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Discussion Starter · #1 ·
I am a 39 y/o male who started cycling 2 years ago. In my first year I did 1 XC beginner race which I won and one sport race which I placed 7th (of 23) with a stupid crash that cost me probably 2-4 places. I also competed in the 24 hours of Moab...where I did 4 laps. My goals for my second year of racing are to compete in 4-5 XC races and 2-3 endurance races (individual 6-8 hour and team races). I would like to compete in Sport Class this year and do well. Also to just get stronger riding my bike in general.

Until about 2 months ago I was a 1-2 day rider a week with running and occasional swimming thrown in. Currently my goal is to ride between 9-10 hours a week (finding it hard to meet that much time). I have been gradually increasing my hours riding over the last several weeks to about 10 hours this last week (cut out cross training). I think that 10-12 hours would be max I can do.

Training currently consist of 1 3.5 hour group road ride on weekend that is pretty fast (at least to me!) 1-2 mountain bike rides from 1-3 hours as well. A road ride (not every week) which has not included intervals yet of about 2 hours. And if time crunched I will try to do back to back spin classes for a total of 1.5-1 3/4 hours where my heart rate routinely reaches my LT for much of the classes. Last of all I do about 2 days a week (i know I lazy) of core work.

The mountain bike rides vary from fast (when I ride with self or fast friend) to cruising (when with slower friends). The non- group road ride is steady pace usually with at least one really good climb in it where I am at LT whole climb (15-20 min or so)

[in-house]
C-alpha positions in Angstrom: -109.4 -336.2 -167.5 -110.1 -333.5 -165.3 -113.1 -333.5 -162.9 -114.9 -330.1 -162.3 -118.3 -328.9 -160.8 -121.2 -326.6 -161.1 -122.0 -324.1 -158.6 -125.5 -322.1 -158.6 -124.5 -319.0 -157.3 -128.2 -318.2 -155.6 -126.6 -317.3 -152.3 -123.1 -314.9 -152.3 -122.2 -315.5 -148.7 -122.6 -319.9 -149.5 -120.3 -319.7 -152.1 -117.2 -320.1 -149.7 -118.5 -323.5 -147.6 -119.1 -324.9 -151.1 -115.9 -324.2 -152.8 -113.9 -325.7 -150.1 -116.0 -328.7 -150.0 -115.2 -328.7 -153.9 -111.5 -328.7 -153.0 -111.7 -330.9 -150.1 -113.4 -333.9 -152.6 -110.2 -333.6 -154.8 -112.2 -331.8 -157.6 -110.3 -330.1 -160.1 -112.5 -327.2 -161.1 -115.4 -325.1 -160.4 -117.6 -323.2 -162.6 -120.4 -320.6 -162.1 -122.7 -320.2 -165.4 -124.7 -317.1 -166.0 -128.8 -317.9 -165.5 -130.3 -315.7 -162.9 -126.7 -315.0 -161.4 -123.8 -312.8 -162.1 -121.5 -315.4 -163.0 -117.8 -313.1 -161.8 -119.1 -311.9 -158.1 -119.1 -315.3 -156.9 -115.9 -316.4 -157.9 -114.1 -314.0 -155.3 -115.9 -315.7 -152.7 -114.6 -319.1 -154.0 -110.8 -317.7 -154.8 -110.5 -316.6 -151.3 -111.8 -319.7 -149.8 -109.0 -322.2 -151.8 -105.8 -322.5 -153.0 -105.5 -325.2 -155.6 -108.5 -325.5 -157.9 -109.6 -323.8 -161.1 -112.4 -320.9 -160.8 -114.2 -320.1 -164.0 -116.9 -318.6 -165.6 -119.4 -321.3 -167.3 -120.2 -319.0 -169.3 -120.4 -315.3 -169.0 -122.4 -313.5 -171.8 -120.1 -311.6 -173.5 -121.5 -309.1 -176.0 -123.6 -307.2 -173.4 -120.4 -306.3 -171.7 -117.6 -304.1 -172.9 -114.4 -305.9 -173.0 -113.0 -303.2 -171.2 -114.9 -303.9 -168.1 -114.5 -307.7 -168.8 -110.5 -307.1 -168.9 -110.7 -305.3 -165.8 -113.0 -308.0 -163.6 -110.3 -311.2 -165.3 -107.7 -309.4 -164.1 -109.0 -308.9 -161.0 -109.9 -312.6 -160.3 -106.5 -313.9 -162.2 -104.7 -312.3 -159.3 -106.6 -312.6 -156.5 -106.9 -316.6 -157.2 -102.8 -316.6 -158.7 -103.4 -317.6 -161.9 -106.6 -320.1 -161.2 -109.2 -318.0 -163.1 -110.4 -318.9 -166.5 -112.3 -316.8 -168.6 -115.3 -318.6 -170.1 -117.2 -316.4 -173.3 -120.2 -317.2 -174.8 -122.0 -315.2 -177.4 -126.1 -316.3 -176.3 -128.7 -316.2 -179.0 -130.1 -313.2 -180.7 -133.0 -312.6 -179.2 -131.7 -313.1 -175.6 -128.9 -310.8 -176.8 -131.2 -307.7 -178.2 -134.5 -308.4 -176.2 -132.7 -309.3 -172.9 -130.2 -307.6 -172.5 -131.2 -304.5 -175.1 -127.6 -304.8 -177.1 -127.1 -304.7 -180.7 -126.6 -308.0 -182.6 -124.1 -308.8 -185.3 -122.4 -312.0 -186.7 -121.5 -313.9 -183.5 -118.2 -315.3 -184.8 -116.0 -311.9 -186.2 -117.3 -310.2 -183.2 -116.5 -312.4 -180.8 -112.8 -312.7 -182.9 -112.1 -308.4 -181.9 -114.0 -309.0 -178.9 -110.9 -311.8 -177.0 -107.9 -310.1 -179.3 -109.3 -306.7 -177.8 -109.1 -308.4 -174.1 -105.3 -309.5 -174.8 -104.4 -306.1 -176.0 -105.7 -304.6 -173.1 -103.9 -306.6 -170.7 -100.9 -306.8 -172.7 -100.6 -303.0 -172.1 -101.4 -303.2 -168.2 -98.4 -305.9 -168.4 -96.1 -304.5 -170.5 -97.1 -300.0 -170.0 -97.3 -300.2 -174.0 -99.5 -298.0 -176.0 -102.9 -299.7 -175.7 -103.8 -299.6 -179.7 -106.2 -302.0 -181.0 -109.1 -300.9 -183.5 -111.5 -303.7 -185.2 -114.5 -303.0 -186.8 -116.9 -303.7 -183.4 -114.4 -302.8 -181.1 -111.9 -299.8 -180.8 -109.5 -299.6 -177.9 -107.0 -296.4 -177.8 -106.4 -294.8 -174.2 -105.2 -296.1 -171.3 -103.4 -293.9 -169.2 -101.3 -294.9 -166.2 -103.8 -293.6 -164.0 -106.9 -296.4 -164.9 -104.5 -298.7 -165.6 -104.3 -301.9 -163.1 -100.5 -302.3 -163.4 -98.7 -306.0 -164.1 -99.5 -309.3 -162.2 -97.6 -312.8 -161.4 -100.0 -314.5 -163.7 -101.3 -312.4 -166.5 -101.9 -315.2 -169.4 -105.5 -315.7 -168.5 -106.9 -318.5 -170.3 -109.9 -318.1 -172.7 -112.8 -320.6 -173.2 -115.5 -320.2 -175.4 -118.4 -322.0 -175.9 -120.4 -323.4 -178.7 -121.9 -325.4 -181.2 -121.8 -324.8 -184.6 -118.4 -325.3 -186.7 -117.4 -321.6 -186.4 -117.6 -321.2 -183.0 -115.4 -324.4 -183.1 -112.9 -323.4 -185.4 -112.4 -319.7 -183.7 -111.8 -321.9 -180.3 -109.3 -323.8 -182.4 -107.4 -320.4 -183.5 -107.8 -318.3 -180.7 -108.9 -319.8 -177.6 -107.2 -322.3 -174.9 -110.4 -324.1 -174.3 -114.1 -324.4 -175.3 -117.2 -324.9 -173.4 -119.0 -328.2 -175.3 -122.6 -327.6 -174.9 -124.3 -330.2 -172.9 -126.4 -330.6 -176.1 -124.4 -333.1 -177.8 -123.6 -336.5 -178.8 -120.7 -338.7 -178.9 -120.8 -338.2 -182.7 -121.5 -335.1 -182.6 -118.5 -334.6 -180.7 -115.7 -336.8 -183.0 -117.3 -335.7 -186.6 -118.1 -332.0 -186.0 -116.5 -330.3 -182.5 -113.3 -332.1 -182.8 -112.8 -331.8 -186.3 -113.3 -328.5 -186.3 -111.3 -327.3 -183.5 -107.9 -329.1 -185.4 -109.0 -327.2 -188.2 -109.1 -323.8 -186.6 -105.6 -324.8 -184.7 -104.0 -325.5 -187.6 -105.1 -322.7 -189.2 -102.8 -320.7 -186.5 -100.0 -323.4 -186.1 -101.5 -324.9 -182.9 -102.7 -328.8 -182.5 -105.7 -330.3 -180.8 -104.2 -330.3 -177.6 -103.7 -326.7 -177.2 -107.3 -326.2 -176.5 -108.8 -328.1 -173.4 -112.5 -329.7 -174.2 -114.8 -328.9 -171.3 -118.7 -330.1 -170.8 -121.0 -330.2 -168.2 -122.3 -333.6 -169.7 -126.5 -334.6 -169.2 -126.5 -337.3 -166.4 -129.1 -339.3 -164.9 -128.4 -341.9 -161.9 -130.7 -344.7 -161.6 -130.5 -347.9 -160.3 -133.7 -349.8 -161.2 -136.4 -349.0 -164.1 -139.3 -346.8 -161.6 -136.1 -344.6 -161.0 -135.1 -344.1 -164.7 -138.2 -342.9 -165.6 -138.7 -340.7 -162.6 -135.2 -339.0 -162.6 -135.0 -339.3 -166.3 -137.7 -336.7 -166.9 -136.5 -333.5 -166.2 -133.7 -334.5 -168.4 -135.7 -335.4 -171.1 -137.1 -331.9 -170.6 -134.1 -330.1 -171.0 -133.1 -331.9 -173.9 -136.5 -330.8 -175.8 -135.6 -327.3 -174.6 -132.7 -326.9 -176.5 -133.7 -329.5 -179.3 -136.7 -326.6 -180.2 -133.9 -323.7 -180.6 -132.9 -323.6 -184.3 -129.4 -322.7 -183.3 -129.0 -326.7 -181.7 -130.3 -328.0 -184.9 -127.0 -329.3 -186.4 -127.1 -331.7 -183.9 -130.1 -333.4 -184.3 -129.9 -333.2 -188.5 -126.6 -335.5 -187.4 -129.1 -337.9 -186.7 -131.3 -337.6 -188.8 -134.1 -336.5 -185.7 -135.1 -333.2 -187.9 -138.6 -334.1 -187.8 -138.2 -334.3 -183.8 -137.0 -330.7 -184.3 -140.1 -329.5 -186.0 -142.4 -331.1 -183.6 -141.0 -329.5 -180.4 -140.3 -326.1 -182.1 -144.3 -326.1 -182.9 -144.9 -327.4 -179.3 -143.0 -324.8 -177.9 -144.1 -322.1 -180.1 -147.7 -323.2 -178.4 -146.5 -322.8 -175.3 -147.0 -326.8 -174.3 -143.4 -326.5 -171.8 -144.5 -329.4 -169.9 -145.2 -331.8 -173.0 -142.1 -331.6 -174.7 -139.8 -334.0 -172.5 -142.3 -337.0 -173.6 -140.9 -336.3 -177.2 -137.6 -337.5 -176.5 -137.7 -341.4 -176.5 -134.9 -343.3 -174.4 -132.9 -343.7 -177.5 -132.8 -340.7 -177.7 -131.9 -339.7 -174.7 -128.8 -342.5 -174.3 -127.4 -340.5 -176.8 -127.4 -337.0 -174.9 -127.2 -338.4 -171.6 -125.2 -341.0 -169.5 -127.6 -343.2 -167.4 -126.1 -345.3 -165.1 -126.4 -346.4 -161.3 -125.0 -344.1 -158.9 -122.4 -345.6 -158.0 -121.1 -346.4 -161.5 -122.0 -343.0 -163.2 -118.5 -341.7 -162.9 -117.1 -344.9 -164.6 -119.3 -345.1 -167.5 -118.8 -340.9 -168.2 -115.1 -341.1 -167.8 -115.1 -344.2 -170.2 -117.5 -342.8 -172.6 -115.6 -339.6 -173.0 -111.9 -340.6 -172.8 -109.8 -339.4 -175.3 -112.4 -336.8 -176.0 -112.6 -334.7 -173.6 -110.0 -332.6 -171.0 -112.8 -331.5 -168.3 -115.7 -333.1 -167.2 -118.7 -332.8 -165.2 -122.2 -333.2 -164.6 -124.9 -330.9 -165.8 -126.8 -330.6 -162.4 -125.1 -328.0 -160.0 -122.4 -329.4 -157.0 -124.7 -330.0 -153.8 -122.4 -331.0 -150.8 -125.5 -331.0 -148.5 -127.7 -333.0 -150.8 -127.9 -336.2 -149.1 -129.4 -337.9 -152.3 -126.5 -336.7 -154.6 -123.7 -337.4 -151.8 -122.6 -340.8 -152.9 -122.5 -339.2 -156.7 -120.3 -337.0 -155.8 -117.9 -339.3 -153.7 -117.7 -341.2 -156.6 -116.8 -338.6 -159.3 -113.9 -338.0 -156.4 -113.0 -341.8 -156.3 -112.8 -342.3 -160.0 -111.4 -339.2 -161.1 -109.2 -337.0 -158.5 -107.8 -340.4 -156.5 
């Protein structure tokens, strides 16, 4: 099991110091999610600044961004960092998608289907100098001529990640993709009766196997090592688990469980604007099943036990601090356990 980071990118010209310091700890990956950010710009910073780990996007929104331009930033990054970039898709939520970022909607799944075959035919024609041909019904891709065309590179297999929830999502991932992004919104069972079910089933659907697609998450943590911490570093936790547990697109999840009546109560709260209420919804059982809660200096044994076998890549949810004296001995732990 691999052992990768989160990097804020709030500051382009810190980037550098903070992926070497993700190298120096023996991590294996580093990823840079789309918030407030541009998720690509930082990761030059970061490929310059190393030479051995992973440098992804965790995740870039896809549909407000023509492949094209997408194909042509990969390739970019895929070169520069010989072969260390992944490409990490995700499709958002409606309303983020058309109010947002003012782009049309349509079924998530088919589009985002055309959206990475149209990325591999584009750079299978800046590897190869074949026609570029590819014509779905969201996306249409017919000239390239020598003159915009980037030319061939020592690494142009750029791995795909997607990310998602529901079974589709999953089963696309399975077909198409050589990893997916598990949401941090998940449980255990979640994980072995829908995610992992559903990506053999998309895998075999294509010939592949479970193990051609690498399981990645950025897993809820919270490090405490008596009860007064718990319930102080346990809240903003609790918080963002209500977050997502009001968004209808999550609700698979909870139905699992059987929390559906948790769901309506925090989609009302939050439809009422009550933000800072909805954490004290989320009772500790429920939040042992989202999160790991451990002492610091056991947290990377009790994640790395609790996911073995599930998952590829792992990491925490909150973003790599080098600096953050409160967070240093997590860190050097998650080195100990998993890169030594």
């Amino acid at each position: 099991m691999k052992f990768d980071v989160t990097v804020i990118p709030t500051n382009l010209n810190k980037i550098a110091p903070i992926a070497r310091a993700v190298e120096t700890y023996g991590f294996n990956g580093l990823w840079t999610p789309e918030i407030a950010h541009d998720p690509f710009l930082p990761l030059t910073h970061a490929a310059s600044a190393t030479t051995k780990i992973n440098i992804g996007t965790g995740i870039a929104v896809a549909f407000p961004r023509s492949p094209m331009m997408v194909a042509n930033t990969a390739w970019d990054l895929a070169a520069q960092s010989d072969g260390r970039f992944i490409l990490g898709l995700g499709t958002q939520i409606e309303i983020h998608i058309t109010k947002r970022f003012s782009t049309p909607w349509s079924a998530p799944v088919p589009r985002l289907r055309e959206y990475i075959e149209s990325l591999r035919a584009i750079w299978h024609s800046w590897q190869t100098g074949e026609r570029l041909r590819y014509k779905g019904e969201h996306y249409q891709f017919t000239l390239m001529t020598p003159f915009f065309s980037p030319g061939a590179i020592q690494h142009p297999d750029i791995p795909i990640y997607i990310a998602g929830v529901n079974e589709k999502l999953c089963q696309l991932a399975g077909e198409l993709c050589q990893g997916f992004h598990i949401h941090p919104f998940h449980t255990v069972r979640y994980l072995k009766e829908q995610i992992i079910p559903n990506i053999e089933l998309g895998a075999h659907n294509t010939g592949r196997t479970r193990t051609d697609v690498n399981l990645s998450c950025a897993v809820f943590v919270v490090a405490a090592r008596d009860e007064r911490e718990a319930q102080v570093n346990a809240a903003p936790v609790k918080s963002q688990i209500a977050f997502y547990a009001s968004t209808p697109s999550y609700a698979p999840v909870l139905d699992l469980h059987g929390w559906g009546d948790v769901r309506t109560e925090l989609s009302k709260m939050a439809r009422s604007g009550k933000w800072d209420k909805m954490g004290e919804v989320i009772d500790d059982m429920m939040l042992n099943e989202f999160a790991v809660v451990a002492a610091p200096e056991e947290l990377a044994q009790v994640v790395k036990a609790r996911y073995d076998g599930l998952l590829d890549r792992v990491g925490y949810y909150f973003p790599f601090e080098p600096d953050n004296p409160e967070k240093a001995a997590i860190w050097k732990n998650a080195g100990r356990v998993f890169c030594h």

I know that this I am just starting my third year of riding but I feel that is no excuse for not trying to get better as fast as I can. I would appreciate any suggestions or criticisms as to how to become a better rider and racer.

Thanks in advance for your input...this forum has been extremely helpful.
 

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Looks about right to me but I'm no expert either.
actually pretty close to my weeks during the summer- 10 or 12 hours per week is fine for a cat2 imo. I'd start working in some intervals as it gets closer to racing- maybe start with 5x5's in addition to the longer 15min climbs.
 

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Be sure to rest so your body can reap the benefits of all the work you are doing. You can't put in 10 to 12 hours each and every week without burning out. At least once a month cut those hours in half for a week and do easy rides that week.
 

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Tough Question.

Long Answer Skip to last Paragraph for a short version

You are not really doing anything wrong your just at the level where the competition starts to get fierce and and you really see a difference between people who train with a purpose and people who just ride fast. If you want to progress beyond the front half of the sport pack you either need to have picked your parents correctly, or train with a purpose. If you want to progress beyond the front part of the expert field you have to do both.